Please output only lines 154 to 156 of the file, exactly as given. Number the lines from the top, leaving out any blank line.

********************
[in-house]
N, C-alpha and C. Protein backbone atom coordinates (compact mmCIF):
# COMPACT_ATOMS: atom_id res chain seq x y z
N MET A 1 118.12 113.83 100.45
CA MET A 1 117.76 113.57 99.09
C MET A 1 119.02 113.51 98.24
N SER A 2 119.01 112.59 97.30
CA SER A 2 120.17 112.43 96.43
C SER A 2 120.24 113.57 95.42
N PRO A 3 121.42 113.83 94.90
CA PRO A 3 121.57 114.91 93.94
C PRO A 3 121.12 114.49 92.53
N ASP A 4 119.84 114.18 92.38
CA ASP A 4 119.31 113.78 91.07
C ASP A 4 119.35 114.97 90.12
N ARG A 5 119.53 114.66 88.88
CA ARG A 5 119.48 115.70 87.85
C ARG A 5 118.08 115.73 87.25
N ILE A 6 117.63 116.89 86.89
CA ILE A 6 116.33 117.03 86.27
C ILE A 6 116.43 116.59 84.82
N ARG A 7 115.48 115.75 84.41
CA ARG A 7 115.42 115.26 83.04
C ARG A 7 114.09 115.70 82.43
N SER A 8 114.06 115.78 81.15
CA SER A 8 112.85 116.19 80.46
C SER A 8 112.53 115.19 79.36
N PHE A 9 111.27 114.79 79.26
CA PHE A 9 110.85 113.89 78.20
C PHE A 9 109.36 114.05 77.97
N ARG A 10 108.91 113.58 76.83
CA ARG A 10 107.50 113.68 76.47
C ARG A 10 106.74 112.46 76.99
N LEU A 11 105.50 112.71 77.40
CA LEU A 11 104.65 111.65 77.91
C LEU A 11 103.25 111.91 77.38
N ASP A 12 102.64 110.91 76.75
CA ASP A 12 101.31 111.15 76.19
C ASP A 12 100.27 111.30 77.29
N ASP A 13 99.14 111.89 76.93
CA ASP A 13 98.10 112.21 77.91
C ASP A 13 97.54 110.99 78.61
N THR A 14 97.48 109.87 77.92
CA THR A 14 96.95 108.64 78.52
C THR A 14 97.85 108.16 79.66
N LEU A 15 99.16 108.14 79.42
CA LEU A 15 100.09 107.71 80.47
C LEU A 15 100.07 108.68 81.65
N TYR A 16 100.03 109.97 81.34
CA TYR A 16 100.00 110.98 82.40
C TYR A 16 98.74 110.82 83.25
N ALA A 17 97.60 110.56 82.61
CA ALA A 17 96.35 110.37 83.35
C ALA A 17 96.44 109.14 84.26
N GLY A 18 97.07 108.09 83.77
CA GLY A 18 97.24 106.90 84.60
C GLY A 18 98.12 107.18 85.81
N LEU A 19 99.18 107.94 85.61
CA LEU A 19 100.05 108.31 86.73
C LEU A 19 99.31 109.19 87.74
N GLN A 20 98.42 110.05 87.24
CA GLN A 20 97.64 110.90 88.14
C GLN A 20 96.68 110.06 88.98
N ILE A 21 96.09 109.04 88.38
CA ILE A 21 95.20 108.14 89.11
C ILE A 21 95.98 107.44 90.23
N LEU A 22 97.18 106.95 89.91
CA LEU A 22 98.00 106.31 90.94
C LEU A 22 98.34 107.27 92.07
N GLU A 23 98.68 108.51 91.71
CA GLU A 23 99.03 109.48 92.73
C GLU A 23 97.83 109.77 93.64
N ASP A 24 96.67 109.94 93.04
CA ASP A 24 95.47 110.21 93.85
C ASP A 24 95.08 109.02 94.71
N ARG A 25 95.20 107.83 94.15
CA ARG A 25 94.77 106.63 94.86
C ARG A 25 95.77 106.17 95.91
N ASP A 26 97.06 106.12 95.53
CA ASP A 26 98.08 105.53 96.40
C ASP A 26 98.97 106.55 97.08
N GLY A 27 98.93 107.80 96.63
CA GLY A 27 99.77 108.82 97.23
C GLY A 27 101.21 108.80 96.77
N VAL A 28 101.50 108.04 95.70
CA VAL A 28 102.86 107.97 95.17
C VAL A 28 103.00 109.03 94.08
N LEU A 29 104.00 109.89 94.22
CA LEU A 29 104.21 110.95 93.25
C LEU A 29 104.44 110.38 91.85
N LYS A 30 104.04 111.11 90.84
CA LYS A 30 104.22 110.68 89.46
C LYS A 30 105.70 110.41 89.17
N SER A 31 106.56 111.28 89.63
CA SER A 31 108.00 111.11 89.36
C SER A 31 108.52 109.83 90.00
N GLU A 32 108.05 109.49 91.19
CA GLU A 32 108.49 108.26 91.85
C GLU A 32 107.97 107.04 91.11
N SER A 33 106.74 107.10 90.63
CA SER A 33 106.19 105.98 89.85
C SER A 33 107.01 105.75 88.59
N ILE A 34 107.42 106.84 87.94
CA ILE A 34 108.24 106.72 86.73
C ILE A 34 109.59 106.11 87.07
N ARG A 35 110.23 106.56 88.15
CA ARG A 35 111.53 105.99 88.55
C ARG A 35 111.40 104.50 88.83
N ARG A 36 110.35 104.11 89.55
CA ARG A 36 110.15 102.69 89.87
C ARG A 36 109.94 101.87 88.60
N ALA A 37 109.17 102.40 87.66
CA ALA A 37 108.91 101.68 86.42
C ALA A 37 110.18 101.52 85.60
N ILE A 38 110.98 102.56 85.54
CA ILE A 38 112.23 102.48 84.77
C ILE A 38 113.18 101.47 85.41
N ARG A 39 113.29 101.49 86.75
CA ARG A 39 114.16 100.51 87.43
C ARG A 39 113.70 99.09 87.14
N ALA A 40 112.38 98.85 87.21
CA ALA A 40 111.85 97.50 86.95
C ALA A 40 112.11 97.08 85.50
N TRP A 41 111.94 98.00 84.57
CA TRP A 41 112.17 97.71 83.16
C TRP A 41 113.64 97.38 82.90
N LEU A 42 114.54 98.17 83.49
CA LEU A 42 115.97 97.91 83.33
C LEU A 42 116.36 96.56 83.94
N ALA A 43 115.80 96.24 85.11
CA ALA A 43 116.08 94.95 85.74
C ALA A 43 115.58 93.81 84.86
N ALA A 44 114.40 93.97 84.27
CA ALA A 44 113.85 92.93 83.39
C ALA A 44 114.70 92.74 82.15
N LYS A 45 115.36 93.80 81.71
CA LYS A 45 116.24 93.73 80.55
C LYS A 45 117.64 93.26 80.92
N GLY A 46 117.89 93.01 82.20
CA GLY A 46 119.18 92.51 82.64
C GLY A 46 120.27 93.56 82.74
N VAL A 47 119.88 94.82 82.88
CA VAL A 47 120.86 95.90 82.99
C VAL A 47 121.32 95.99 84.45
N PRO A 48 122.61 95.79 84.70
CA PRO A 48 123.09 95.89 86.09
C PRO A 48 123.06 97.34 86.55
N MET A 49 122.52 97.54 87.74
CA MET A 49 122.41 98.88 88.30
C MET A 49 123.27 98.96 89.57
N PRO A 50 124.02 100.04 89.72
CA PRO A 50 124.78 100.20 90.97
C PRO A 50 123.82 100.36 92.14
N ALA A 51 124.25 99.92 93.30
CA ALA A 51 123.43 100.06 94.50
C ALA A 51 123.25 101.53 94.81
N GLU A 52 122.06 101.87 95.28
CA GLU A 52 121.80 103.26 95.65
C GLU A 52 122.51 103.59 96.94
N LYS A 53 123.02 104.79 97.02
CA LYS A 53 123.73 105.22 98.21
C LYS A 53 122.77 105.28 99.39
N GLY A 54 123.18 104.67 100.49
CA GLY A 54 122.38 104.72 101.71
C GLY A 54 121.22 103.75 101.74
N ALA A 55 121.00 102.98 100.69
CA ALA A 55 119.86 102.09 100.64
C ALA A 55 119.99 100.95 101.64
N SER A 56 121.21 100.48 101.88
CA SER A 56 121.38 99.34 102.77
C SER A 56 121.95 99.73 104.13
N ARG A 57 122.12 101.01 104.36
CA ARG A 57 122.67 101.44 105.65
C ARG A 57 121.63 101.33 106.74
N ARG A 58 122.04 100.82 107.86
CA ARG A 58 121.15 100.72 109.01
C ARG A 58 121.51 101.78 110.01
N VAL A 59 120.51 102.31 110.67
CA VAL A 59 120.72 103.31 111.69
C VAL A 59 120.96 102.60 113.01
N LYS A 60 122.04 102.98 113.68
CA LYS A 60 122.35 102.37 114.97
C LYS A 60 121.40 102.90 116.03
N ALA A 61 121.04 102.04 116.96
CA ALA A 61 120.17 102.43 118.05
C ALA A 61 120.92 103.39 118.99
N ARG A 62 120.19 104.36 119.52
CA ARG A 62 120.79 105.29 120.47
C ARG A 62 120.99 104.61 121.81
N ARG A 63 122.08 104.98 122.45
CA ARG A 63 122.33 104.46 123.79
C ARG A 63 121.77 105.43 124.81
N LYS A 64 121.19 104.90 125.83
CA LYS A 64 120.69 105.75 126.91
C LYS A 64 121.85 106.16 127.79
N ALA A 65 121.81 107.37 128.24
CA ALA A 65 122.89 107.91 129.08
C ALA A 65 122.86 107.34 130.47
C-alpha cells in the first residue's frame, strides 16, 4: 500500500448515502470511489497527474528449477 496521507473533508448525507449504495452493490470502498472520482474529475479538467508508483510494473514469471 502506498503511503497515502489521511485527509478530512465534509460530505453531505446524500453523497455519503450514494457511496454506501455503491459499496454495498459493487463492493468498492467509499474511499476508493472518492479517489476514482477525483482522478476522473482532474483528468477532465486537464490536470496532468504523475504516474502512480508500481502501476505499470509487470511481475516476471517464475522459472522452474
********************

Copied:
N ALA A 51 124.25 99.92 93.30
CA ALA A 51 123.43 100.06 94.50
C ALA A 51 123.25 101.53 94.81